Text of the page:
Bil’in – Ma’an News Agency – Canadian author Naomi Klein called for an international boycott of Israel during a visit to the West Bank village of Bil’in on Friday, where she also attended a weekly demonstration against Israel’s separation wall.
Klein held a news conference in Bil’in, which is known for its tenacious demonstrations against the Israeli barrier, on the first of her nine days in the region, where she is promoting her book, The Shock Doctrine: The Rise of Disaster Capitalism.
“When we hear about what happens at the demonstrations… When people are killed and badly injured in lawful demonstrations against something that is clearly illegal, that isn’t a normal situation,” she said.
“We’re rejecting normalization,” Klein said of her Middle East visit, “We’re rejecting the idea that there can be apolitical cocktail parties and book signings while violence like this is taking place so nearby.”
The news conference took place under the shade of an olive tree, in full view of patrolling Israeli forces, the separation barrier, and an Israeli settlement. Afterwards, 200 chanting Palestinian, Israeli and international demonstrators marched on the fence. Israeli soldiers rained tear gas on the marchers.
Teenagers hurled stones back at the soldiers amid black smoke from burning tires. Choking on gas, two men had to be helped into an ambulance, and medics administered aid to dozens of protesters. Klein herself watched from a safe distance.
As a part of her push for a boycott, Klein is donating the royalties her the book to her local publisher, Andalus, which specializes in translating Arabic texts into Hebrew. She is also working closely with Palestine’s Boycott National Committee (BNC), and refusing to cooperate with Israeli state institutions during what she called an “unusual book tour.”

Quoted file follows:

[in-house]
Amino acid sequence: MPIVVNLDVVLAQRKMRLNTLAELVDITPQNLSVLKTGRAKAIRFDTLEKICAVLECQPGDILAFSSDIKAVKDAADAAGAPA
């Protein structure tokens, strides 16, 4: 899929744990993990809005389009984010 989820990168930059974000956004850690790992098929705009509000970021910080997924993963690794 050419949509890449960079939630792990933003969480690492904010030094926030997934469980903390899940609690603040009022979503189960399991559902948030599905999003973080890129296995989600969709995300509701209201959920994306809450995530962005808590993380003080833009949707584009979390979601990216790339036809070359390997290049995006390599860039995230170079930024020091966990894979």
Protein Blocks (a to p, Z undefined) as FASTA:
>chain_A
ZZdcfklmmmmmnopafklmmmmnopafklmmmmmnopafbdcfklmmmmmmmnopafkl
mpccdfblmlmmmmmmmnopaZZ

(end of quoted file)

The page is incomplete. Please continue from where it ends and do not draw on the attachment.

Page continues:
“We very much believe that culture is political and that cultural producers should use their skills in order to highlight the resistance to occupation and to strengthen that resistance,” she said, speaking alongside Basel Mansour, a member of Bil’in’s Popular Committee Against the Wall, and attorney Wisam Ahmad of the Palestinian human rights organization Al-Haq.
Klein said she was compelled to join the Boycott, Divestment and Sanctions (BDS) movement during the Israeli attack on Lebanon in 2006. “I’m actually ashamed that it took me as long as it took me,” she said.
“We’re hoping the book will be a success, and No Logo was a success here in Israel. That will largely depend on whether Israelis decide to boycott me,” the author said, referring to a previous bestselling work. “We’re very aware that that’s a real possibility, but we feel that we’re calling their bluff.”
“It’s a boycott of Israeli institutions. It’s a boycott of the economy,” Klein said. “It’s an extraordinarily important part of Israel’s identity to be able to have the illusion of Western normalcy.”
“When that is threatened, when the rock concerts don’t come, when the symphonies don’t come, when a film you really want to see doesn’t play at the Jerusalem film festival because the people who made the film decided not to come then it starts to threaten the very idea of what the Israeli state is,” she also said.
Klein said the boycott campaign is “trying to create a dynamic which was the dynamic that ultimately ended Apartheid in South Africa.” She added that while there are aspects of the situation in Palestine that are not as severe as they were under Aparthied in South Africa, “On the other hand, the south African state never bombed Soweto.”
Bil’in, which is losing more than half its land to the wall and Israeli settlements, is also pursuing legal action against two Canadian companies, Green Park International and Green Mount International, for their involvement in the illegal construction of the colonies. A preliminary hearing oon the case began in a Quebec court earlier this week.
“Really, what this court case is doing in Canada is breaking through the propaganda barrier,” said the Canadian author. “We hear all the time in our corporate media, which is a very pro-Israeli media, that this is the only democracy in the region. And yet, this court case has become a way to put that claim on trial.”